In the midst of a maelstrom of economic woes caused by the euro crisis the German economy has continued to perform relatively well. While many of its neighbours suffer recession and high unemployment, Germany emerged from the global financial crisis of 2008-2009 in good shape and has continued to experience growth, albeit at a slower rate since 2011.
At a macro-level Germany has a much smaller budget deficit than most of its European Union counterparts, and one that is significantly less than non-EU major economies such as Japan and the United States. Although it experienced some negative impact in its manufacturing sector, Germany’s labour intensive industries such as construction and services remained buoyant.
The role of the Mittelstand
An important component of Germany’s economic success is the role of the small to medium-sized enterprises known as the Mittelstand. These firms typically have between 10 and 250 employees and annual turnovers of €2 to €50 million. They fall between the micro-enterprises that make up around 83 per cent of Germany’s businesses and the large firms that comprise around 0.5 per cent. In the field of manufacturing the Mittelstand represent just over 26 per cent of all firms in Germany, employ around 42 per cent of the workforce and contribute about 35 per cent of the value adding.
Despite their size they include brand names such as white goods manufacturer Miele and the high pressure cleaner manufacturer Krcher. The success of the Mittlestand is their focus on developing international excellence in niche markets where they can maintain strong market positions. They base their competitiveness on offering superior value not lower costs.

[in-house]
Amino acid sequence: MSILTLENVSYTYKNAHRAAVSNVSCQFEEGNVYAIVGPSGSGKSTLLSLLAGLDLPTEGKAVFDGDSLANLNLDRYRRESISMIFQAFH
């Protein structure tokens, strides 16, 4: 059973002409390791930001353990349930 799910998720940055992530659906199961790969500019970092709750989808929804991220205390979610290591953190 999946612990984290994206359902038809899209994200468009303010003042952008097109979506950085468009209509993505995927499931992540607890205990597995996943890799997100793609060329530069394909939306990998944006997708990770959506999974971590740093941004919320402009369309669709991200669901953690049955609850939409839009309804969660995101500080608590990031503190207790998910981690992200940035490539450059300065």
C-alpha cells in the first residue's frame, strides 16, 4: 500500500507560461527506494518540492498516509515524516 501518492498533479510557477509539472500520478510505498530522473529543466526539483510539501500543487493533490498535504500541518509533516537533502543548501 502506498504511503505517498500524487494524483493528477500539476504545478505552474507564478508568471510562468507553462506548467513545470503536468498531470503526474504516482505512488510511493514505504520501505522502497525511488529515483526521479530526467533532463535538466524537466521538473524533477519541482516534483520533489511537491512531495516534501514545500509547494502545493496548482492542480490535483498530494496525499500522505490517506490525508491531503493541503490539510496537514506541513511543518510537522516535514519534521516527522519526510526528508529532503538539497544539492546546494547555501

As well as being strongly export focused these firms are also characterised by high levels of innovation and private ownership. Over 70 per cent of Mittelstand firms are family owned and located in smaller cities or regional towns. Their average age since foundation is around 70 years. The annual growth rates in revenues for these firms over the past twenty years have generally been twice that of the larger listed German firms.
In order to maintain their competitive position the Mittelstand invest strongly in R&D and aim to continuously improve their products. Their production networks are closely linked to their R&D and they keep close ties with customers, suppliers and their employees. They also have a bottom-up management style. This is characterised by a hands-on approach to company leadership in which a deep knowledge of their products is a feature.
There is a strong culture of family ownership within Germany’s Mittelstand and an investment in technical skills training and apprenticeships. The Mittelstand take on 83 per cent of all apprenticeships in Germany. Furthermore, because they are often located in regional towns and smaller cities, the Mittelstand invest a lot in developing the skills of the workforce in their local community.
Australia’s missing middle
When compared to Germany’s Mittelstand Australia’s SME sector is characterised by a much larger proportion of micro-enterprises. As shown in the figure below, Germany’s Mittelstand of small and medium sized firms comprises around 16.5 per cent of all businesses in that economy. By contrast, Australia’s Mittelstand is only 3.7 per cent of the total.
This represents a missing middle in the Australian business landscape. Our economy has a very high proportion of micro-businesses, the majority of which are non-employing. Compared to Germany we do not seem to be able to sustain large numbers of medium sized firms.